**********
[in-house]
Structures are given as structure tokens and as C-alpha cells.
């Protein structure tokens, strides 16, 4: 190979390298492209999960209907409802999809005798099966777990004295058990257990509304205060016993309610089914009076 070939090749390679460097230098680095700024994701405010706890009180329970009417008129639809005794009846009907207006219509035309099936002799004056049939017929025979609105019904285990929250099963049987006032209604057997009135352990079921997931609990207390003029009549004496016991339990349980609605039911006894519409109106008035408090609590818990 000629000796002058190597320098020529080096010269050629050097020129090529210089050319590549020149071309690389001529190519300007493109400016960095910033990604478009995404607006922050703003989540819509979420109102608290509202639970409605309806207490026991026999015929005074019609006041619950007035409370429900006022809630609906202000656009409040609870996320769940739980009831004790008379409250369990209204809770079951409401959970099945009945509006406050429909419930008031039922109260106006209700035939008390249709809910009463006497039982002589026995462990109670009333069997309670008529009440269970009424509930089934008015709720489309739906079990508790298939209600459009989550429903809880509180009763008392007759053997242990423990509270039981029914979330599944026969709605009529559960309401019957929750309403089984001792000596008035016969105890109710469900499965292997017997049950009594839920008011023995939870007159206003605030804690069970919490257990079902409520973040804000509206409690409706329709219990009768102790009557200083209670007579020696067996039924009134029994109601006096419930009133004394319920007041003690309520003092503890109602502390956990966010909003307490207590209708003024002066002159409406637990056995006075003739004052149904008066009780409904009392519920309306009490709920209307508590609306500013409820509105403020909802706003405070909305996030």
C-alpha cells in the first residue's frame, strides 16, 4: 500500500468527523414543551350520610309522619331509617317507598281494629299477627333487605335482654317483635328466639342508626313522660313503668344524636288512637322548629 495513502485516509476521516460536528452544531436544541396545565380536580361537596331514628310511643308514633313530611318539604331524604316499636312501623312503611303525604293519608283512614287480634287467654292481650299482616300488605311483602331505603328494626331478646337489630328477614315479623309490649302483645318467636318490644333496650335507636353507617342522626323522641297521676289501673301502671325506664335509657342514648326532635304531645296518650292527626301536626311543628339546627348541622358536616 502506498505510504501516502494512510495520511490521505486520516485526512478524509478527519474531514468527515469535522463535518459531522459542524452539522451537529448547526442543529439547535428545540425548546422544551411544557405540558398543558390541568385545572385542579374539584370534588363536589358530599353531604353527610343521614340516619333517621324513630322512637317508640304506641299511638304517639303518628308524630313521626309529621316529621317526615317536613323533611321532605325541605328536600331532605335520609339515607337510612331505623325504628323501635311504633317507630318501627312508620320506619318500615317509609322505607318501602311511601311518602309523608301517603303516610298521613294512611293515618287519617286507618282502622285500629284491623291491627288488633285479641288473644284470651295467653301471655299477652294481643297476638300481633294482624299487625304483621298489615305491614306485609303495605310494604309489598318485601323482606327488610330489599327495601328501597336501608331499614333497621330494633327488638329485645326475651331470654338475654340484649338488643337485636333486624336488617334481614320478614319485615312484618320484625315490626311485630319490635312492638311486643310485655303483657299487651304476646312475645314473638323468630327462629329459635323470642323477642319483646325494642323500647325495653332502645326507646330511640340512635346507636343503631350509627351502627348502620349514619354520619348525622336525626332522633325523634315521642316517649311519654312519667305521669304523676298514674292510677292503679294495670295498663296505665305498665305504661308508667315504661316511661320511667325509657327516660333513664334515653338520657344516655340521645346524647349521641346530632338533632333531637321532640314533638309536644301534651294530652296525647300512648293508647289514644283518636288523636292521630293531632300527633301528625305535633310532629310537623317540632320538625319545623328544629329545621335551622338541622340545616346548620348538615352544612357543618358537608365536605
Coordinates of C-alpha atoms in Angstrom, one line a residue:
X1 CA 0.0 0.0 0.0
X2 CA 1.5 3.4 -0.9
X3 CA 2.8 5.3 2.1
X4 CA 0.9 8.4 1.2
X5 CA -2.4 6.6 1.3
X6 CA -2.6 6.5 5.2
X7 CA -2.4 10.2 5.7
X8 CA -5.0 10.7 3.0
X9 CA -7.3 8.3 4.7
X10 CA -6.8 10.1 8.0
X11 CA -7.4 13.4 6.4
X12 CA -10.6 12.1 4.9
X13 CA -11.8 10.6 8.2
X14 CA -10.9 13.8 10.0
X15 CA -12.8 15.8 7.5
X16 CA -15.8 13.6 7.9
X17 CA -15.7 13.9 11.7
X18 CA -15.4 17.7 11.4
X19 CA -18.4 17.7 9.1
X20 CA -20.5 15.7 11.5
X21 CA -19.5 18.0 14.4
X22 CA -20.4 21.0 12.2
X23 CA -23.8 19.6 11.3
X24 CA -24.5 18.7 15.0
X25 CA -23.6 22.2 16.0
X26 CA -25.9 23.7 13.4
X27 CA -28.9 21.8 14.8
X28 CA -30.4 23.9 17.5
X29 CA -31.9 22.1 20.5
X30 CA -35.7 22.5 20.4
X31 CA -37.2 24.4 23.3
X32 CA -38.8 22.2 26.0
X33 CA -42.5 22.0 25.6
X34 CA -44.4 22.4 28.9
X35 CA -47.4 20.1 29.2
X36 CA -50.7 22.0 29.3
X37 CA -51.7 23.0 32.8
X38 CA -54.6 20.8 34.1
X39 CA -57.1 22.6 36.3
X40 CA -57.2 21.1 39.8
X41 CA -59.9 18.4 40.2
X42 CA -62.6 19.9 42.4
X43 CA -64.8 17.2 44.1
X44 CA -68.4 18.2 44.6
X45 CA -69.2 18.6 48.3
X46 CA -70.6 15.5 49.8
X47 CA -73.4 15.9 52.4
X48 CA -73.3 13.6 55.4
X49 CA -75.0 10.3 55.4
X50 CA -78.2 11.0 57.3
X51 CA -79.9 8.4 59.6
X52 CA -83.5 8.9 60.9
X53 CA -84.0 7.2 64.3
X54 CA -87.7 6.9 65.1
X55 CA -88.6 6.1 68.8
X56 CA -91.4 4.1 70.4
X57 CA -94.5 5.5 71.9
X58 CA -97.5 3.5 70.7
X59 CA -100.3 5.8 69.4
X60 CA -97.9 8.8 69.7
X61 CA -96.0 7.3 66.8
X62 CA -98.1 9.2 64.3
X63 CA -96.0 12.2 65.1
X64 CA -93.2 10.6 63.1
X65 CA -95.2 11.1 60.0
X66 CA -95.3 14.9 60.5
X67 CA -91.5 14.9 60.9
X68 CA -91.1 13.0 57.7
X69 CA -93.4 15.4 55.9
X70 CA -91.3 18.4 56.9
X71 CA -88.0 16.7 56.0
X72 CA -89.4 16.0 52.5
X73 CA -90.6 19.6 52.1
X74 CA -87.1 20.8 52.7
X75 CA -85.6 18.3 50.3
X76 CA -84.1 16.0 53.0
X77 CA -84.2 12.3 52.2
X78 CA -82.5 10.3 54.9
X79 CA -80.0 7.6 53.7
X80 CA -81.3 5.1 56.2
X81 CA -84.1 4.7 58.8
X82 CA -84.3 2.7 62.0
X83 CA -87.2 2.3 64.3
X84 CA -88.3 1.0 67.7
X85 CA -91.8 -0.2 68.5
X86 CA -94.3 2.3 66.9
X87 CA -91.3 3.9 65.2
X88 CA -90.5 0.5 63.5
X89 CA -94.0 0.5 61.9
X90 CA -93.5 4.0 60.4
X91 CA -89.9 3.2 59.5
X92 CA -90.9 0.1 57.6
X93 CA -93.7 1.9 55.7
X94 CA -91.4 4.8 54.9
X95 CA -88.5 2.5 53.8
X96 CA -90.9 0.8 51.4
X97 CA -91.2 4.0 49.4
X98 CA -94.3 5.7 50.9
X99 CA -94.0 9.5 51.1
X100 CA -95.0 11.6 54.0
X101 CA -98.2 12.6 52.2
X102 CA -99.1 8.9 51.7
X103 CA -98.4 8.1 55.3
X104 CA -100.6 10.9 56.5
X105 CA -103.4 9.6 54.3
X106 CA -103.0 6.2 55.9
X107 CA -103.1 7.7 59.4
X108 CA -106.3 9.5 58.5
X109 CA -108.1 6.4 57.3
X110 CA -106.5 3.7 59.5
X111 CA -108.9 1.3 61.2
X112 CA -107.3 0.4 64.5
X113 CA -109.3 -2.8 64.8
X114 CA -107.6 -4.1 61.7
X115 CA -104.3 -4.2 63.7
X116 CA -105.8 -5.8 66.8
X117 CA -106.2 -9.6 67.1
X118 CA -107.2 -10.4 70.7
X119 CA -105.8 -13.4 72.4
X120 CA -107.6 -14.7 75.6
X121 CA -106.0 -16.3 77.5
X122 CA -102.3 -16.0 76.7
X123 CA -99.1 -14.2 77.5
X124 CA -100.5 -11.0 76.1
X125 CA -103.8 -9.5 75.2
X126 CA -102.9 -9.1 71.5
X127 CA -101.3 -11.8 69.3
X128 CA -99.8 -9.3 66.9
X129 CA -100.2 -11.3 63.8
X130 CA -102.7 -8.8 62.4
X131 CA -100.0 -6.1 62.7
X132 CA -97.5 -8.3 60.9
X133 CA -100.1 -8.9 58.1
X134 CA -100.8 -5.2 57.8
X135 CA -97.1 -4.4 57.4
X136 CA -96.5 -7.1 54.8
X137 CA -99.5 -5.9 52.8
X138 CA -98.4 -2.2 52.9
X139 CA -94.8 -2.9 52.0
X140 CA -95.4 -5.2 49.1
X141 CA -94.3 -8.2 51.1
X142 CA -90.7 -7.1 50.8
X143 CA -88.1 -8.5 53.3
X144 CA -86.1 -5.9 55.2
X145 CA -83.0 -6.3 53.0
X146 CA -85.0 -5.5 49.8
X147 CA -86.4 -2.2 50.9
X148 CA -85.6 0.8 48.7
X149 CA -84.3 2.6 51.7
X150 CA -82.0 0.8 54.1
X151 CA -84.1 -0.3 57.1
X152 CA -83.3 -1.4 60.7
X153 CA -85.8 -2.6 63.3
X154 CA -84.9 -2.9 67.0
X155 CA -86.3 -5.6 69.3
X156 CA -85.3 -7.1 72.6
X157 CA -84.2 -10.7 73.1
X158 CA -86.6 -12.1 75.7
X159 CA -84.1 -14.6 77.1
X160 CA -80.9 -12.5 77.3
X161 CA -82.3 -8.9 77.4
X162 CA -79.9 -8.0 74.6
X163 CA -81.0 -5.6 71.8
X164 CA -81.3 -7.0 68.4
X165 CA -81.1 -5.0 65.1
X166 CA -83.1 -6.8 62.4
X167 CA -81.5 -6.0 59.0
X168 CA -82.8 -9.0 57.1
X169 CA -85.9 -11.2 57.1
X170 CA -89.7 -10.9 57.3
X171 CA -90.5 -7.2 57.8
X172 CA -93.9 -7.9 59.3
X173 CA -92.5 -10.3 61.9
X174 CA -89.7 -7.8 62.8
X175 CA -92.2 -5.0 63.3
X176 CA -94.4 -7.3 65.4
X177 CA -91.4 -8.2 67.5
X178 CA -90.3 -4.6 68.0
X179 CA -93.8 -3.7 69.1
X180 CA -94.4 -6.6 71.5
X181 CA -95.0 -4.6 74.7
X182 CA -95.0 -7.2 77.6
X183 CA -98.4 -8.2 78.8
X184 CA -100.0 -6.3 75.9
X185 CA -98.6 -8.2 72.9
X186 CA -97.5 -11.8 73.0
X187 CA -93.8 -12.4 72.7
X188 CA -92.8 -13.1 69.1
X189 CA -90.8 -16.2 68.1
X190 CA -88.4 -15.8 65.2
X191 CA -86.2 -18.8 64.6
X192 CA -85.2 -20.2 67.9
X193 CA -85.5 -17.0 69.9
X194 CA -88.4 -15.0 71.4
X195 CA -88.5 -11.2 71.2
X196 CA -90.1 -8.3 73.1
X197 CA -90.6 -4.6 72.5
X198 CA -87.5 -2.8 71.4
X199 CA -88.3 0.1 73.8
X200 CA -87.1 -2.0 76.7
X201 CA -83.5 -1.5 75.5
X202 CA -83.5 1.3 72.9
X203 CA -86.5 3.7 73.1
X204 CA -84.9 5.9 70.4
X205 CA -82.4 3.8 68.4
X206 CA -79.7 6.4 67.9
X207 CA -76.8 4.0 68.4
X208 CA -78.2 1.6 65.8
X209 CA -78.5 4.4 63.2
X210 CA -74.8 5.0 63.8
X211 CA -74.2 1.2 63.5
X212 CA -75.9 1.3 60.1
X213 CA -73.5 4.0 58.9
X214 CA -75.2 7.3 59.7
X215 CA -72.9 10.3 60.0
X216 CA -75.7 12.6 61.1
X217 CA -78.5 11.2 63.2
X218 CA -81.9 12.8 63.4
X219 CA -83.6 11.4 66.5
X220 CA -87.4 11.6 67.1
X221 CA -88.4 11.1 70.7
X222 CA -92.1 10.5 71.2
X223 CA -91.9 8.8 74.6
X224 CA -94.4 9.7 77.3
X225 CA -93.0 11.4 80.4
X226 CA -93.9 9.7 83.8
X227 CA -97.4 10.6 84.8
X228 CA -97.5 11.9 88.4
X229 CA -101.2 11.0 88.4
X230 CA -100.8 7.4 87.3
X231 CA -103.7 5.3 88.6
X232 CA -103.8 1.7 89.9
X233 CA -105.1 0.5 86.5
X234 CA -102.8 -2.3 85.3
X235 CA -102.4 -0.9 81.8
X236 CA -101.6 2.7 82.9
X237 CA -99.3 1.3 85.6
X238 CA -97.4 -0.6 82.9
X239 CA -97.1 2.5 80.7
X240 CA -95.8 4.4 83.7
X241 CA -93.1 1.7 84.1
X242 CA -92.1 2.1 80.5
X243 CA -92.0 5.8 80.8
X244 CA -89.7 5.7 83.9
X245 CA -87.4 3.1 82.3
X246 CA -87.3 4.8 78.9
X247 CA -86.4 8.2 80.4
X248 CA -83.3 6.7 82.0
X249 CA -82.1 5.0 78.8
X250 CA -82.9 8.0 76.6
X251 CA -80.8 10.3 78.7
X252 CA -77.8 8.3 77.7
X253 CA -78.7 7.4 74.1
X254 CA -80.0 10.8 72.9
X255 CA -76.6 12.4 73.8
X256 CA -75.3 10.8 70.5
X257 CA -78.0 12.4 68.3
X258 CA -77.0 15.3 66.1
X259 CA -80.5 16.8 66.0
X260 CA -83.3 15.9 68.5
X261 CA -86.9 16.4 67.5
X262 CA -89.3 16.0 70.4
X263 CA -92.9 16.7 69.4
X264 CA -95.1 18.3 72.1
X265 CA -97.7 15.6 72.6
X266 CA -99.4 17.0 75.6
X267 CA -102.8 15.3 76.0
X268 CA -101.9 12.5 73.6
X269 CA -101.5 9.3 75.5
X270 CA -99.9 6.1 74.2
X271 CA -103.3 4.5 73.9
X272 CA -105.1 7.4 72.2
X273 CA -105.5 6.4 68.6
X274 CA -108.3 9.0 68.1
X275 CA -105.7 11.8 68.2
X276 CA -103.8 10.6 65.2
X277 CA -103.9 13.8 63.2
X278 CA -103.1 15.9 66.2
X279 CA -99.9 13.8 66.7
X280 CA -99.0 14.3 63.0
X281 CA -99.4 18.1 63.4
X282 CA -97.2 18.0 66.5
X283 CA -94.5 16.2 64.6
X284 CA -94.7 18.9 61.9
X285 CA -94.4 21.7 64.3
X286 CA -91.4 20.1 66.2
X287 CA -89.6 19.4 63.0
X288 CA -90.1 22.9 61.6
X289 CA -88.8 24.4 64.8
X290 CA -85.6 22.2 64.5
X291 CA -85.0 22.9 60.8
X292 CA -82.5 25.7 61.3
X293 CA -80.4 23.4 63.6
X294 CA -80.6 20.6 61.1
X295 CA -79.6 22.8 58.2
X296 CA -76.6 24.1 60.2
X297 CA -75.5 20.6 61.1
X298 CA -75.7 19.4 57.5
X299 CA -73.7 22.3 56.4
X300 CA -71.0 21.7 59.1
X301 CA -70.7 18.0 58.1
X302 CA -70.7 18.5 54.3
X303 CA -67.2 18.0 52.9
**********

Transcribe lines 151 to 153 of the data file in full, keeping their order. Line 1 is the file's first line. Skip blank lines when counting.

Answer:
X146 CA -85.0 -5.5 49.8
X147 CA -86.4 -2.2 50.9
X148 CA -85.6 0.8 48.7